- Organizational power can bias our judgment as we assess the ideas or proposals of others. People who possess organizational power can be reluctant to consider proposals that they believe might erode the power they do have; people who lack organizational power or who seek additional power can be reluctant to consider proposals that they believe might hinder their acquisition of power they don't have. So either way, power introduces a bias that can affect judgment and motivation.
- If power bias presents a significant barrier to people accepting truth, offering more truth or different truth is unlikely to bring the discussion to closure. In such situations, the pursuit or retention of power is the fundamental issue. Addressing that issue, or any issues that might be causing people to focus on their organizational power, is likely a more fruitful approach.
Certainly there are dozens more factors that lead us to be reluctant to accept truth. Fear is probably among the more important. Fear causes us to stay with what is, instead of what could be better. Virginia Satir expressed this idea by saying that people tend to prefer the familiar to the comfortable. The phenomenon that familiarity enhances preference, sometimes called the mere exposure effect, has since been demonstrated experimentally [Fang 2007]. Perhaps the most persuasive evidence for the existence of a mere exposure effect is the choice by advertisers to present identical advertisements repeatedly in multiple media.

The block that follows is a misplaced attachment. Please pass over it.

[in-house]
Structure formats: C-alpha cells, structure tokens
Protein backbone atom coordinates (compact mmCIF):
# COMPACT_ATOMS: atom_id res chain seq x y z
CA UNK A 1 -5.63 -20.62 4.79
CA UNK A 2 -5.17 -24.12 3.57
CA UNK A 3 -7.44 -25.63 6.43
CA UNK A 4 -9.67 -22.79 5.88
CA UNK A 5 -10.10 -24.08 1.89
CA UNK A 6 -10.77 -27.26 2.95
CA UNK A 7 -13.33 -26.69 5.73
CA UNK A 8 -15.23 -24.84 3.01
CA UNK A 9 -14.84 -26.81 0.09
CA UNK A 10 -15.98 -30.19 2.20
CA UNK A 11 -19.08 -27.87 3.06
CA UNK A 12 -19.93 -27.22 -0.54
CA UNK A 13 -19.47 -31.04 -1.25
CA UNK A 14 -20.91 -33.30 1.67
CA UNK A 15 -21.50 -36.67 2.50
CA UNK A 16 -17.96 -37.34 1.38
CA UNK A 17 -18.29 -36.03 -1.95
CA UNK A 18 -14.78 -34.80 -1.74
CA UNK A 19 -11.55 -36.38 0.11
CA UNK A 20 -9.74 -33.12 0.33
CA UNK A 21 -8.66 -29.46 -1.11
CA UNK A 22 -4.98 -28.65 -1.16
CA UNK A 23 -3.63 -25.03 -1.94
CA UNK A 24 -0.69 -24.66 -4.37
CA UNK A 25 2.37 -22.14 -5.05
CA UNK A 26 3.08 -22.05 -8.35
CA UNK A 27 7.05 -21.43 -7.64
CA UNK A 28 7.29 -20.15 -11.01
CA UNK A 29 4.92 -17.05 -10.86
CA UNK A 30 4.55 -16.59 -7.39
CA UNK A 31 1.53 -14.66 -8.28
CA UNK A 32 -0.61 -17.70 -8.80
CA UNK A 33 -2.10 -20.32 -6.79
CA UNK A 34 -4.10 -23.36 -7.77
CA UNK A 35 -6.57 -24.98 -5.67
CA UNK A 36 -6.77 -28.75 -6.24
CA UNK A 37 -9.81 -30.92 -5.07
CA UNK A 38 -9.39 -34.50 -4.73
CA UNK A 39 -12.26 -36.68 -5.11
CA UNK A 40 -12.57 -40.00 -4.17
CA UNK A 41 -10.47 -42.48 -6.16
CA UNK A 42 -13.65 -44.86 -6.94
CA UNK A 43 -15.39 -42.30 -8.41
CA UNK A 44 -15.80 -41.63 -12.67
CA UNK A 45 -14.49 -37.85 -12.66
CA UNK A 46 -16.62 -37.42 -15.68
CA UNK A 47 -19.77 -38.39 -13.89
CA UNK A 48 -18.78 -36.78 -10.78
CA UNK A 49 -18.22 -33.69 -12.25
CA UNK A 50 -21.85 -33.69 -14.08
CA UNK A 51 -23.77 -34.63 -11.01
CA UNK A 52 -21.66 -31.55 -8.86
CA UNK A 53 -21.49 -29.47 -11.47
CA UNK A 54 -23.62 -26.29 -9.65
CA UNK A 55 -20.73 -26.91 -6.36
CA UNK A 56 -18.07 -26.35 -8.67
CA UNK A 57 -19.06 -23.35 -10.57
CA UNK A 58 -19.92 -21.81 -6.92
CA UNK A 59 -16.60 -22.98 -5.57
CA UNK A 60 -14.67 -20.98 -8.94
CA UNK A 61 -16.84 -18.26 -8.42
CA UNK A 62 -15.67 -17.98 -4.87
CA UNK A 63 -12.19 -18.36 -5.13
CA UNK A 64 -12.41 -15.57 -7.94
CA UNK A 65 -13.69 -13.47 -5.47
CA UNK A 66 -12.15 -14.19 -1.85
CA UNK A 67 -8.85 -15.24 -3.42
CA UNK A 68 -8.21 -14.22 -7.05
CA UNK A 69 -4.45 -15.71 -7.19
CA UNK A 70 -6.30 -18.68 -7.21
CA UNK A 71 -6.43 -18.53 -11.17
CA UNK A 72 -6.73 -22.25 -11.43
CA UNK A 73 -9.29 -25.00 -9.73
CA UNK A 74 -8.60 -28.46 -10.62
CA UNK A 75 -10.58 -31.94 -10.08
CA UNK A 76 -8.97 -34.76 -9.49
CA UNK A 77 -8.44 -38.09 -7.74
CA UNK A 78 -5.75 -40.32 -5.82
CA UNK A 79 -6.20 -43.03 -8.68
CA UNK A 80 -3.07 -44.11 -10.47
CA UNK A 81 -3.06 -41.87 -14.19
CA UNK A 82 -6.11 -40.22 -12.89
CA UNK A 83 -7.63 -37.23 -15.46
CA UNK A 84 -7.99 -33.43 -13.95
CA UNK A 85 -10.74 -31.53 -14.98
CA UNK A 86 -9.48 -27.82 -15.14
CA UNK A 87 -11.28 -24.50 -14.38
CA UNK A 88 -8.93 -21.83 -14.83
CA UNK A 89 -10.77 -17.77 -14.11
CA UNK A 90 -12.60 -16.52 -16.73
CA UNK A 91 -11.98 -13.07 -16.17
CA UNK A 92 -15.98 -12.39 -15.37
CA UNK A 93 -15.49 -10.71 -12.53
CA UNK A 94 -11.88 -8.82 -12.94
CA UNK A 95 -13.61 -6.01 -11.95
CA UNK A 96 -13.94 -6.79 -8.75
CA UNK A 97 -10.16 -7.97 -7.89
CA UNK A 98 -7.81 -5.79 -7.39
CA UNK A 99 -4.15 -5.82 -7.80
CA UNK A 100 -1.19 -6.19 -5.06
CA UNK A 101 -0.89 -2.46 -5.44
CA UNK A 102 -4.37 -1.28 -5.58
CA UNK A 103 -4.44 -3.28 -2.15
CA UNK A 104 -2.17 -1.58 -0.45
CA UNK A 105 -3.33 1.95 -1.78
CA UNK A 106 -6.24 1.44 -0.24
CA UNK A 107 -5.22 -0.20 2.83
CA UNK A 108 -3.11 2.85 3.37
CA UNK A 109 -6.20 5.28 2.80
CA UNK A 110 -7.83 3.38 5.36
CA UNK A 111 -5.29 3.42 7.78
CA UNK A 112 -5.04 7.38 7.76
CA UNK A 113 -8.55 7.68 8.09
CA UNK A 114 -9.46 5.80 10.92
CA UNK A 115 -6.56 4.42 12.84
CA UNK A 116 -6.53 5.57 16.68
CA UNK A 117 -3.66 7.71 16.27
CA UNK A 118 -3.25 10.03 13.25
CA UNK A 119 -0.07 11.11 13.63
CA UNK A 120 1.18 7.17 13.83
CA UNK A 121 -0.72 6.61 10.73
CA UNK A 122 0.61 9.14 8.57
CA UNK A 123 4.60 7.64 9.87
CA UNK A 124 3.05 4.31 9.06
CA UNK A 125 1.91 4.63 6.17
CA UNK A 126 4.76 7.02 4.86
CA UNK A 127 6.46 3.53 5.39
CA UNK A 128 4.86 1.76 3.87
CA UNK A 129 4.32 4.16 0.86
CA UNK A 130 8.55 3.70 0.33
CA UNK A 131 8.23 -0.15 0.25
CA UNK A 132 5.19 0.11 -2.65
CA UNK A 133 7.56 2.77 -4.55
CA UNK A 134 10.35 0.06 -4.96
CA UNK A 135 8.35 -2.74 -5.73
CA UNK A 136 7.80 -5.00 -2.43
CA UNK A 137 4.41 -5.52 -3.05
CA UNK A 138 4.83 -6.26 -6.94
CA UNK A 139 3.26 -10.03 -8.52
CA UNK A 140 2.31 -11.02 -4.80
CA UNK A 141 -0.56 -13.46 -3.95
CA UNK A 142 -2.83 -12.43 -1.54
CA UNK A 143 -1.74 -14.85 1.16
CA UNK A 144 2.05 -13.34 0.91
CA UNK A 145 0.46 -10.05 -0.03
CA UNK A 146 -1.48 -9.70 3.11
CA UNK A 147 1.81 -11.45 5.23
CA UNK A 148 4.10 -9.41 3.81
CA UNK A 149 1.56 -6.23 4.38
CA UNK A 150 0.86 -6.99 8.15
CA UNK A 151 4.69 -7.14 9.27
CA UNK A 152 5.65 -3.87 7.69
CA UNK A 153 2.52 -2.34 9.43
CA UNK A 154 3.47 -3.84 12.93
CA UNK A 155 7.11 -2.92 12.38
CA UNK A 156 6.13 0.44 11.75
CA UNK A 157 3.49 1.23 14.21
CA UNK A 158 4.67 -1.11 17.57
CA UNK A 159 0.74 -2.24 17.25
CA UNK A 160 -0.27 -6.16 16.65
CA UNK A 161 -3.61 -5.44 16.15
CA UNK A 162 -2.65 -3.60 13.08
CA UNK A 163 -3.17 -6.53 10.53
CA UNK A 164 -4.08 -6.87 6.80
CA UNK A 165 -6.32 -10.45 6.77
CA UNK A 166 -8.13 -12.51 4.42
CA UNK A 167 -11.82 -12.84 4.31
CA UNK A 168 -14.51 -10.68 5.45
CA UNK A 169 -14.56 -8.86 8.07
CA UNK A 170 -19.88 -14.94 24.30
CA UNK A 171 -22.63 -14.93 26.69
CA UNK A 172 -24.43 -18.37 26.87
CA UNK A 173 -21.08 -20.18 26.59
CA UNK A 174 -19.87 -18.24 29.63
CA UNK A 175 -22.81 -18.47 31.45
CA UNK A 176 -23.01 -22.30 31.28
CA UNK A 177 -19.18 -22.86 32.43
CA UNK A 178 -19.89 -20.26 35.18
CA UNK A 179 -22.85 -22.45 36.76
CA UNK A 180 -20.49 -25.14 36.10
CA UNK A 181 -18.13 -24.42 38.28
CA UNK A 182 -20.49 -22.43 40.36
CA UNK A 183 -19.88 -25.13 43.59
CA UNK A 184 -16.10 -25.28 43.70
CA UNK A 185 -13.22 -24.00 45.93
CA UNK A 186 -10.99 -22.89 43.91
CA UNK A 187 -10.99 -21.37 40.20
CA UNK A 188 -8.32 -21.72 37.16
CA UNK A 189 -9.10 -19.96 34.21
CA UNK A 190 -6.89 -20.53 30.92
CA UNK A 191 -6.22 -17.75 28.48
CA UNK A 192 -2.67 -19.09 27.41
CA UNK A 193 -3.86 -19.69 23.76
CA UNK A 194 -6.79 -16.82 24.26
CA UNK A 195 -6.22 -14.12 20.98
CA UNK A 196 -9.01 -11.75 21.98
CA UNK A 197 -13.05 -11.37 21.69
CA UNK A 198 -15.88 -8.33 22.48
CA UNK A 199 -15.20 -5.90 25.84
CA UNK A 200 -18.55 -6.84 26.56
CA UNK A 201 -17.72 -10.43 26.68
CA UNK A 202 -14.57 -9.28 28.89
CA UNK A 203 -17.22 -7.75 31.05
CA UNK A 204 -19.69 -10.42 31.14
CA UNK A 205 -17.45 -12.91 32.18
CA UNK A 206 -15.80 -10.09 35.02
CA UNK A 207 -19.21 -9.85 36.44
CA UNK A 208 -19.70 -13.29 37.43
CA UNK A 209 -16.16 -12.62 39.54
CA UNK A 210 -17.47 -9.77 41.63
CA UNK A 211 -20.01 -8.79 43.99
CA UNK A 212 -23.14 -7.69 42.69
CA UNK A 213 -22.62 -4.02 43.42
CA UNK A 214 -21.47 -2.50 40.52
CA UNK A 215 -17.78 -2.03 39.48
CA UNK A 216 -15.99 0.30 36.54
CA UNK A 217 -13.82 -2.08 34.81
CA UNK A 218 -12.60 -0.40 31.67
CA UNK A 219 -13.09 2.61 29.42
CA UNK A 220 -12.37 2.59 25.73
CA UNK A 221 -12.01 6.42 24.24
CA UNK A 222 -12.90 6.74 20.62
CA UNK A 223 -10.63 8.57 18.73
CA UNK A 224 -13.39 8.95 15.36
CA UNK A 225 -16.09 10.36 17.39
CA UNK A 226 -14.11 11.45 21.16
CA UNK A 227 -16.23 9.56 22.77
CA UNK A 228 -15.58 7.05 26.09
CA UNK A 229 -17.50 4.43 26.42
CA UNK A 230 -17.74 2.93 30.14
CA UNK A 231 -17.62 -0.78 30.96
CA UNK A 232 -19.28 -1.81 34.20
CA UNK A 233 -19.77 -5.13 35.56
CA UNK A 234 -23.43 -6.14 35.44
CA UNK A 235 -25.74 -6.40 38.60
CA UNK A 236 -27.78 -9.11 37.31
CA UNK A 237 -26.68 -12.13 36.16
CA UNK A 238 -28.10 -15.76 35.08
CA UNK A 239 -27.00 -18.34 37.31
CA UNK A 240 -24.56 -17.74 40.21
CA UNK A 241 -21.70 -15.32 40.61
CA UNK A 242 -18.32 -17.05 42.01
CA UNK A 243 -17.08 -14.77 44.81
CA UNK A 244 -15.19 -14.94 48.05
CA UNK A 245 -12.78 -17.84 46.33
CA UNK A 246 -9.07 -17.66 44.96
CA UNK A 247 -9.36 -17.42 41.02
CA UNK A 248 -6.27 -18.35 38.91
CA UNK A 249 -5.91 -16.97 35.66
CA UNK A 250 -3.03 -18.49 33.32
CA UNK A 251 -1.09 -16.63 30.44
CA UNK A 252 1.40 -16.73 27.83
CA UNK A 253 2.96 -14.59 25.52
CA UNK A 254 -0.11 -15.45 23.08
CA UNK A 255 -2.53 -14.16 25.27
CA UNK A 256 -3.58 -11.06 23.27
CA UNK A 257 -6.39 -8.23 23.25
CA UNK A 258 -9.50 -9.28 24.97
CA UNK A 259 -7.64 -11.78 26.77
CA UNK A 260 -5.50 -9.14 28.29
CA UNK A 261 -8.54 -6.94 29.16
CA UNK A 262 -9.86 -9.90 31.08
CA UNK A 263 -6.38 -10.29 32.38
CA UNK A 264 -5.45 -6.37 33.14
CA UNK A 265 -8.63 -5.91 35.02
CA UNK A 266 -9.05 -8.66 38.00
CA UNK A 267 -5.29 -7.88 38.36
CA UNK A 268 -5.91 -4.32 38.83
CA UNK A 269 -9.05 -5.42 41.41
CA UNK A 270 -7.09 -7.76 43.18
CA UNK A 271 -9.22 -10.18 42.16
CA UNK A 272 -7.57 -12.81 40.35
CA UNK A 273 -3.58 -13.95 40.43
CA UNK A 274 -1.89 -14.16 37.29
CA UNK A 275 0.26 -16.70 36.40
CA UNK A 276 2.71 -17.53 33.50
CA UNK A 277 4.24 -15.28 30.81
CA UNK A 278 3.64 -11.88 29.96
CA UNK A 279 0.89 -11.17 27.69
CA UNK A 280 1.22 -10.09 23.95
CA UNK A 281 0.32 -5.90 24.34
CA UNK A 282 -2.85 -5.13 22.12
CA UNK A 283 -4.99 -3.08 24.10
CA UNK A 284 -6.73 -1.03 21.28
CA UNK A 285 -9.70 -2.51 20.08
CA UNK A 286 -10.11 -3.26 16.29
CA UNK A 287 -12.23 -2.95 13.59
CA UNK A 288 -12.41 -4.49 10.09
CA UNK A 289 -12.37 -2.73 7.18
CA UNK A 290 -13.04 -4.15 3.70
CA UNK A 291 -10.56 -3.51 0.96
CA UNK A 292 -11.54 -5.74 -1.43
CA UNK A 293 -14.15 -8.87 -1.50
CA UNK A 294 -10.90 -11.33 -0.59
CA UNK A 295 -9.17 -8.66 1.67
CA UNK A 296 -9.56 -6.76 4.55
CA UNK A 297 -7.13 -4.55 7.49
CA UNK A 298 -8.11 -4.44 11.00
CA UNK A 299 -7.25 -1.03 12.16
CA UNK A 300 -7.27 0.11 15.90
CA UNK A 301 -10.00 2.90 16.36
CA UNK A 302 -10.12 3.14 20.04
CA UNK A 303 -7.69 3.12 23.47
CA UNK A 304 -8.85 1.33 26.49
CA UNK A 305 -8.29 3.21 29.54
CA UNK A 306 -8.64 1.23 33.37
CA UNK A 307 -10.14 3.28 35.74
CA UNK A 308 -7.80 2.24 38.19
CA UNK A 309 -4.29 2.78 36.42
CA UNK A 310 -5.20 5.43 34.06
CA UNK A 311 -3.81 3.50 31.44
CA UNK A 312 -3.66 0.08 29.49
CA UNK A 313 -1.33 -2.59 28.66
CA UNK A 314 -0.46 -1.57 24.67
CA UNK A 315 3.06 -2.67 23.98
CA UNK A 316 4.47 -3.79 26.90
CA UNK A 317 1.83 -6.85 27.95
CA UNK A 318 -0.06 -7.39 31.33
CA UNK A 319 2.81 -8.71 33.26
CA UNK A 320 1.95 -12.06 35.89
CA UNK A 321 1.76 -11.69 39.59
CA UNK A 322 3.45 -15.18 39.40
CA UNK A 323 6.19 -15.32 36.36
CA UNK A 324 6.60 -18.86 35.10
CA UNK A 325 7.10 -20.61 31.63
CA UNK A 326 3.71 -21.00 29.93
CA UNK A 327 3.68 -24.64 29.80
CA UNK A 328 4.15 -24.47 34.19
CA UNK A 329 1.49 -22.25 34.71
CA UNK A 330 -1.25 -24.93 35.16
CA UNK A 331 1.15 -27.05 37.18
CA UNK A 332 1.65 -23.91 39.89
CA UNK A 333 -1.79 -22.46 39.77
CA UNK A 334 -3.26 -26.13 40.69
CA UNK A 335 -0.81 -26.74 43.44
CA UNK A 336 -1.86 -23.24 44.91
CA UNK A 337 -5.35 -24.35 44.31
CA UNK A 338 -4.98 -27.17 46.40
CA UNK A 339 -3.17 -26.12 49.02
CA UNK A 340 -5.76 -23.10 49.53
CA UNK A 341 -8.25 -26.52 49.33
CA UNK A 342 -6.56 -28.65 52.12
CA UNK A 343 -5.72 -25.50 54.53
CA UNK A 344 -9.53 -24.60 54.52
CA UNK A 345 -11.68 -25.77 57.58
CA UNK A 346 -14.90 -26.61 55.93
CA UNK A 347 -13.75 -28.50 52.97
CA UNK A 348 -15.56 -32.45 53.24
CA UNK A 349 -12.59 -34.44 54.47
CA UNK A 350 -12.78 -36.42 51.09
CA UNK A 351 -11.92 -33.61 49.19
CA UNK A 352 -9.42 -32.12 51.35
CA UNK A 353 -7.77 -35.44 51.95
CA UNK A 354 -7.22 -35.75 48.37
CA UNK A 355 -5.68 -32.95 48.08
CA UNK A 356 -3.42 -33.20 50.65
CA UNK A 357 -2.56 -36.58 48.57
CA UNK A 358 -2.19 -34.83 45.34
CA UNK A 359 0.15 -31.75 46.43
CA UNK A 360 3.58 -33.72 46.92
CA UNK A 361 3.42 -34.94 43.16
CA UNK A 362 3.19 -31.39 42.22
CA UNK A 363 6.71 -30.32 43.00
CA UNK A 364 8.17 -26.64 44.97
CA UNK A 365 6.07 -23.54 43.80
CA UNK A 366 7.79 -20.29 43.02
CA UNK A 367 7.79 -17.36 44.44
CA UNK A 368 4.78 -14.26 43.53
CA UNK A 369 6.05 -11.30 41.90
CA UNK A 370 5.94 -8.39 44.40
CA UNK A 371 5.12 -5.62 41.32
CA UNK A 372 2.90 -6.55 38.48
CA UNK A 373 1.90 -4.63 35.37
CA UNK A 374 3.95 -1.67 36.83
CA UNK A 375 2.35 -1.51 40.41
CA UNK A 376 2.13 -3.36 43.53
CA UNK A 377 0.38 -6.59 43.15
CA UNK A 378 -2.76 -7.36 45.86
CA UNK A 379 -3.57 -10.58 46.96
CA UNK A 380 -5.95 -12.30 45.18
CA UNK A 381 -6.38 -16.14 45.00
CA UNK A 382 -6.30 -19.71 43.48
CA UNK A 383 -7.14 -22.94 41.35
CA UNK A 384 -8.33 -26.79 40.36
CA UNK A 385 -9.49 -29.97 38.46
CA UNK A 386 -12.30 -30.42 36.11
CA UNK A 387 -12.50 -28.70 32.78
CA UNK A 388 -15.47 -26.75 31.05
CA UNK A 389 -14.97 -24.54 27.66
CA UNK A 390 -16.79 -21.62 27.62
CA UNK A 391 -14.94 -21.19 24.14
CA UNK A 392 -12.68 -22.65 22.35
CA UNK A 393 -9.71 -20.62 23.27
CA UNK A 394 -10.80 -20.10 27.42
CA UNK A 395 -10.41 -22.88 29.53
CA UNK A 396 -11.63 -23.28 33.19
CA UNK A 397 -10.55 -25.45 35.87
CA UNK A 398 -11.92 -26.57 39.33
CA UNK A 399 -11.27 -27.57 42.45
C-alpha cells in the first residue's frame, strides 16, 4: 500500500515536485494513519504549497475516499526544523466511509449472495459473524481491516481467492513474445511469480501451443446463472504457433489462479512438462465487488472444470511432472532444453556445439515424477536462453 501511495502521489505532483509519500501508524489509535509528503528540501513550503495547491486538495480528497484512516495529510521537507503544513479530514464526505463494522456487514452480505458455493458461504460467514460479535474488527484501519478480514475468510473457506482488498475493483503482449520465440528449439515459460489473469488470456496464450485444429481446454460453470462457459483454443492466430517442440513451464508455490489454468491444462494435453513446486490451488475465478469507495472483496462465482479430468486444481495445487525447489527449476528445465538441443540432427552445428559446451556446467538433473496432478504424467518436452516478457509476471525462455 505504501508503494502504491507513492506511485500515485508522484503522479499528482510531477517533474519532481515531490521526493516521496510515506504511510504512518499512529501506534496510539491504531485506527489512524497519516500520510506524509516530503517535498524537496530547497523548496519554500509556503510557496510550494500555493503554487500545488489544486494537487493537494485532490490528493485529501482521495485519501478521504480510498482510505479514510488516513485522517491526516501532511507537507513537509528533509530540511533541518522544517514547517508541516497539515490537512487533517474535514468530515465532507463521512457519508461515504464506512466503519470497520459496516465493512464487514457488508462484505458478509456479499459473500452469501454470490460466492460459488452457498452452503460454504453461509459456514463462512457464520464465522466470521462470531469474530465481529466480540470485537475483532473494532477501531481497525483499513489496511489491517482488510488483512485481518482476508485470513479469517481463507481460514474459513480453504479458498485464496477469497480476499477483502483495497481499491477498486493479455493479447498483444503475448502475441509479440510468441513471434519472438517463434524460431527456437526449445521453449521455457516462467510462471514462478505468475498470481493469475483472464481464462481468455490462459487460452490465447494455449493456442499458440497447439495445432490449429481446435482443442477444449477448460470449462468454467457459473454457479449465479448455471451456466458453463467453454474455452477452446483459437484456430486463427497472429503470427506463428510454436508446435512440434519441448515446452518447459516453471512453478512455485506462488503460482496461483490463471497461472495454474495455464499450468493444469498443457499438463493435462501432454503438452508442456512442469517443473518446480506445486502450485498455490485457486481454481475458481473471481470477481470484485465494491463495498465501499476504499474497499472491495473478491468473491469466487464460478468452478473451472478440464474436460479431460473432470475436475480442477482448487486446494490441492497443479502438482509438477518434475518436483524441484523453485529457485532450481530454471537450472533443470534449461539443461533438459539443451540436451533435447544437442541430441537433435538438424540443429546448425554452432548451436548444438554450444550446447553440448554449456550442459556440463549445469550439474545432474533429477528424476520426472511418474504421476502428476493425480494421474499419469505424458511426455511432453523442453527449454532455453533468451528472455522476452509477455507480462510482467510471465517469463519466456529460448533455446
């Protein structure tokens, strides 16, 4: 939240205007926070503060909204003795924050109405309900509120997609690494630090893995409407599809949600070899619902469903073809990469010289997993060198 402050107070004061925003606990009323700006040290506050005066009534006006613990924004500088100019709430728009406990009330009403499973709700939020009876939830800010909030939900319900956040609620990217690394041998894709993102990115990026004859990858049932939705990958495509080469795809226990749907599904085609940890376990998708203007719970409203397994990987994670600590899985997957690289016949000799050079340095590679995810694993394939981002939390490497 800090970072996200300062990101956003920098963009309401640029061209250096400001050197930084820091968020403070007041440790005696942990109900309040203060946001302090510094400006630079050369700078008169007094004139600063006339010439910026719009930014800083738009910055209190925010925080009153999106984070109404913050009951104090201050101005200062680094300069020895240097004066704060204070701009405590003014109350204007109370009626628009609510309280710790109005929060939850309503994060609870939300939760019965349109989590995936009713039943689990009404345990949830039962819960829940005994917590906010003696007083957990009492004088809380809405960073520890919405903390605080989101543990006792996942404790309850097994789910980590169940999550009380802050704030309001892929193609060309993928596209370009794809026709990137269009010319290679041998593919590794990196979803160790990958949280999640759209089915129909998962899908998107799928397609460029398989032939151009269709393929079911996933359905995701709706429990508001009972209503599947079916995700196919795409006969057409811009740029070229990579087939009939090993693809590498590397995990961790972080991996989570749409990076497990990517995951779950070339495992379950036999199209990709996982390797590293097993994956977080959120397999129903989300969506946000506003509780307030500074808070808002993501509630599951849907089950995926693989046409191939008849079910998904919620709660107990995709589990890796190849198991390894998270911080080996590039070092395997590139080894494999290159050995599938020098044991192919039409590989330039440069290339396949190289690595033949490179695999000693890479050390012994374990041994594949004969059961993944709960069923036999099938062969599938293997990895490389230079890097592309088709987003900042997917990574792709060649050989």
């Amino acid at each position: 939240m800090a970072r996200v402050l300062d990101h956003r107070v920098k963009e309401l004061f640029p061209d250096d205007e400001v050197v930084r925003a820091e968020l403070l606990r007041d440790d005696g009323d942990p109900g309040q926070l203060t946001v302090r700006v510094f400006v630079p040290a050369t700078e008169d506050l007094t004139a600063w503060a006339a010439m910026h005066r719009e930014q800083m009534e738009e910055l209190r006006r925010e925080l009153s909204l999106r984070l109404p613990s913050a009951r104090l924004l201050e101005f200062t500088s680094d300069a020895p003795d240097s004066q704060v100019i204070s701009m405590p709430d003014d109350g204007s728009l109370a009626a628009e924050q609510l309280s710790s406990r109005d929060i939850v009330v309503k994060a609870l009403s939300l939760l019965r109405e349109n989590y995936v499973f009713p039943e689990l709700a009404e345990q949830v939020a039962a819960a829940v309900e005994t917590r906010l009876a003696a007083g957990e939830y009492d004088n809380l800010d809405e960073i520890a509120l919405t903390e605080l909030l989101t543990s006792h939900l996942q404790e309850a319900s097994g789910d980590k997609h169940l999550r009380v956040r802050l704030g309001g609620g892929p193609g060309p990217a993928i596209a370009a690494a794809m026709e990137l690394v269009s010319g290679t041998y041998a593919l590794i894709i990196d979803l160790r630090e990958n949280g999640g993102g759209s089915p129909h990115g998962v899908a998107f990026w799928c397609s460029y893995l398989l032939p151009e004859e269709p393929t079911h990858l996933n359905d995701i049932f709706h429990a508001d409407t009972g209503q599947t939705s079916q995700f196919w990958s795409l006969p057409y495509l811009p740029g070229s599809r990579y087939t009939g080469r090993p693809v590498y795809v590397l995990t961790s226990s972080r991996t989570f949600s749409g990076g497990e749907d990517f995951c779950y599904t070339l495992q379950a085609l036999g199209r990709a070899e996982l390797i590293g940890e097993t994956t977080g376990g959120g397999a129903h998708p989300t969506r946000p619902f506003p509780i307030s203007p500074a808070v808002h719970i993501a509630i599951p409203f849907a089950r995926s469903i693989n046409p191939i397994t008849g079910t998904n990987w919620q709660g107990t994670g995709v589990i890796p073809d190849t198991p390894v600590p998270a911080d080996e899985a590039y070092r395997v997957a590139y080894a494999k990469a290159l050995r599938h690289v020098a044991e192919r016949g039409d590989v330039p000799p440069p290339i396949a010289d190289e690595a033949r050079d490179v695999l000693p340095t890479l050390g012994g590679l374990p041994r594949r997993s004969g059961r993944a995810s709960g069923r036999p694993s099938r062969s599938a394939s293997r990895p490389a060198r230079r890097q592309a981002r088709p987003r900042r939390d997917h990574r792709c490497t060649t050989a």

Participants in workplace debates can also exploit the mere exposure effect, but to do so, they might need to adopt a long view. To expect that presenting unfamiliar facts for the first time can be persuasive in the moment might be expecting too much. The mere exposure effect suggests that presenting those same facts or similar facts repeatedly over the course of several debates might be more likely to achieve the intended result. First in this series Top Next Issue
Is every other day a tense, anxious, angry misery as you watch people around you, who couldn't even think their way through a game of Jacks, win at workplace politics and steal the credit and glory for just about everyone's best work including yours? Read 303 Secrets of Workplace Politics, filled with tips and techniques for succeeding in workplace politics. More info
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More articles on Effective Communication at Work:
- Shining Some Light on "Going Dark"
- If you're a project manager, and a team member "goes dark" — disappears or refuses to
report how things are going — project risks escalate dramatically. Getting current status becomes
a top priority problem. What can you do?